Tuesday, December 29, 2009

Yes, it's Elvis!

ACT opens its doors January 8 for Lou Vuto's "Salute to Elvis."

A tasteful tribute to the musical superstar Elvis on the anniversary of his birthday. Lou Vuto has been doing this show at the Memories Theatre in Pigeon Forge and now he's taking it on the road. If you're an Elvis fan, it's a show you won't want to miss!

Friday, January 8, 7:30pm.
Tickets: $22.00.
Online or at the ACT box office: 828-254-1320.

Friday, December 18, 2009

Let it Snow!

Well, we were excited when it started snowing ... but this December blizzard has now forced us to cancel Friday AND Saturday's performances The Santaland Diaries.

We've added a Sunday matinee at 2:30pm in an effort to give everyone a chance to see the show.

Therefore, all patrons with a ticket(s) to Friday's or Saturday's show can:

- Swap your tickets for Sunday's matinee. Simply bring your Friday or Saturday ticket to the door on Sunday and we will exchange it on the spot. Or you can call or visit the box office Sunday afternoon to swap your ticket before the show. The box office will open Sunday at noon.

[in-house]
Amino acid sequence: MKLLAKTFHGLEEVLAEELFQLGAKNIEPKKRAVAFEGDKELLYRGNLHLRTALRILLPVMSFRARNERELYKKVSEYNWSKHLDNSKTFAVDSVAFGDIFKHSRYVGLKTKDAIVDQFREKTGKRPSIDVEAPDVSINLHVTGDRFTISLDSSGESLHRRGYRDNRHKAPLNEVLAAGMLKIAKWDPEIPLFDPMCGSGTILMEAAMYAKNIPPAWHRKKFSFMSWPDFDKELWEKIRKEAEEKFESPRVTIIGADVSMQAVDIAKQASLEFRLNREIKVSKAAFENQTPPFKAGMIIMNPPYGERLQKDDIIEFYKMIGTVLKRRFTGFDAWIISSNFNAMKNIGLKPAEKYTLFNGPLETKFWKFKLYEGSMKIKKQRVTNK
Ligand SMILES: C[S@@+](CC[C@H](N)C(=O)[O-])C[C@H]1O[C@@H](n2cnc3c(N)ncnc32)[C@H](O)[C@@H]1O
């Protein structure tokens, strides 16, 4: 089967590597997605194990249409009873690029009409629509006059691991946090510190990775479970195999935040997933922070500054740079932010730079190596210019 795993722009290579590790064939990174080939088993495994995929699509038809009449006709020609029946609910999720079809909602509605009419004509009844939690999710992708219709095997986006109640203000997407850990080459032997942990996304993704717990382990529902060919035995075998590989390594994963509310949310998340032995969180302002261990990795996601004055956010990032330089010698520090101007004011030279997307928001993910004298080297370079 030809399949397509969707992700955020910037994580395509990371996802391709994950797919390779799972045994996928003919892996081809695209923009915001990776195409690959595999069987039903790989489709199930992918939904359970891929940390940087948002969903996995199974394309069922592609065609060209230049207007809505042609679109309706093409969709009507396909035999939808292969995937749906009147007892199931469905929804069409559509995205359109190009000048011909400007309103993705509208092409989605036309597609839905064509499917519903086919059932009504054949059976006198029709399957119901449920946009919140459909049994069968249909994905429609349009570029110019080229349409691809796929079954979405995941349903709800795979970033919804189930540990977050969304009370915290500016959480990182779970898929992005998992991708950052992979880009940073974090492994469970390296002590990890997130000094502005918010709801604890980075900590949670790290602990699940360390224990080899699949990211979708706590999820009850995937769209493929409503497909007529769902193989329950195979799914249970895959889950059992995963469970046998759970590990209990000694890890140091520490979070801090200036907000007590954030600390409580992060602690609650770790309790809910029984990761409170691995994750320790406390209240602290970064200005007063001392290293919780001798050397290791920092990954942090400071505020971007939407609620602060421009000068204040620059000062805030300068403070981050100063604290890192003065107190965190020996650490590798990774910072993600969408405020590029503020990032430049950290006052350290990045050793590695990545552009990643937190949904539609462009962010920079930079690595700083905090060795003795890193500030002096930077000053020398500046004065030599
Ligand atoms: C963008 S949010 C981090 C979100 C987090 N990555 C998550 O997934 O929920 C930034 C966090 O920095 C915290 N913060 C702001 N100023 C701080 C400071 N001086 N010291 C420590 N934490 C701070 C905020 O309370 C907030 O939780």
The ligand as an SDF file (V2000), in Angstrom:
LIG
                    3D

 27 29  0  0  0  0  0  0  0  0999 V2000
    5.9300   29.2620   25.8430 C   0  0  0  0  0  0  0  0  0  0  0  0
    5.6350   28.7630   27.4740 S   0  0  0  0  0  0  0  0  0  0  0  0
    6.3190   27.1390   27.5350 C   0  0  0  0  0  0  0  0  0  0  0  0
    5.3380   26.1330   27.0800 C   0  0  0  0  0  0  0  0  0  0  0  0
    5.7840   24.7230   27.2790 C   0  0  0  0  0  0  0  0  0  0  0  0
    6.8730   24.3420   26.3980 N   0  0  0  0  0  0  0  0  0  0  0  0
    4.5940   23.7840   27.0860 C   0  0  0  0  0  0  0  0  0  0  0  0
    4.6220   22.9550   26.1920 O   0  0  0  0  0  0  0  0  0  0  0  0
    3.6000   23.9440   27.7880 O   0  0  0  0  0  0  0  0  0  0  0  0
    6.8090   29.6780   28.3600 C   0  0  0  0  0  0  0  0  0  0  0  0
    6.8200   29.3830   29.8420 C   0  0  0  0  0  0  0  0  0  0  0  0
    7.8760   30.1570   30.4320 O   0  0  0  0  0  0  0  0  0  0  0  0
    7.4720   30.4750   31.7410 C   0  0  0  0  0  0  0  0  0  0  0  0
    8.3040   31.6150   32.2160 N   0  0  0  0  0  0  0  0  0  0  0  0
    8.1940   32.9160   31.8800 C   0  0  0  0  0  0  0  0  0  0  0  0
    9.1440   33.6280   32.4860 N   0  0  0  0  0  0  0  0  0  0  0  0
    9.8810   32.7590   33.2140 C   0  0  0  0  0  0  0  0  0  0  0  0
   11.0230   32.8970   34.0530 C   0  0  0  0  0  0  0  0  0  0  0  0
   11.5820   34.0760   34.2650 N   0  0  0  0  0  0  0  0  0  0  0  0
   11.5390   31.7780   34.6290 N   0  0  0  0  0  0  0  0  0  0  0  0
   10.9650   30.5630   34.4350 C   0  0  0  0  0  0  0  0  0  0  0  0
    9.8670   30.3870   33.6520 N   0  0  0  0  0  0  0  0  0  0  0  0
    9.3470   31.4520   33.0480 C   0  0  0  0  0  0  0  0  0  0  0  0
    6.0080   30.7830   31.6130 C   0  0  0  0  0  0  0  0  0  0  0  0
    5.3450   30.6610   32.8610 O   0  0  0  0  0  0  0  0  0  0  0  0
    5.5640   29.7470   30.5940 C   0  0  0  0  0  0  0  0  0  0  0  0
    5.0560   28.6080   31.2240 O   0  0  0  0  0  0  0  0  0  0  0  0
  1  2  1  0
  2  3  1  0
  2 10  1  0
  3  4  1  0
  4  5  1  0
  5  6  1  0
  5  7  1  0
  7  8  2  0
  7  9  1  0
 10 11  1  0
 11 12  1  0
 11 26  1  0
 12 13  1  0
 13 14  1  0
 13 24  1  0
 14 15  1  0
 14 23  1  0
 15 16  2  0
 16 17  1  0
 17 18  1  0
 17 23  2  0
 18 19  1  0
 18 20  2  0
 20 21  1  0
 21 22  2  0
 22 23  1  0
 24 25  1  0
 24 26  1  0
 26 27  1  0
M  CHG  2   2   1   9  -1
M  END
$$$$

If this does not fit your schedule, you can:

- Exchange your ticket(s) for a voucher(s) for another 2009-10 Mainstage production. Call or visit the box office for details: 828-254-1320.

- Make a tax-deductible donation to Asheville Community Theatre for the amount of your ticket(s).

We sincerely hope one of these options works for you. As a non-profit organization you can imagine how difficult it is to have to cancel a performance. If not, we will gladly offer full refunds.

From everyone at ACT, thank you very much for you understanding!

Wednesday, December 16, 2009

Blast Off with The Big Bang!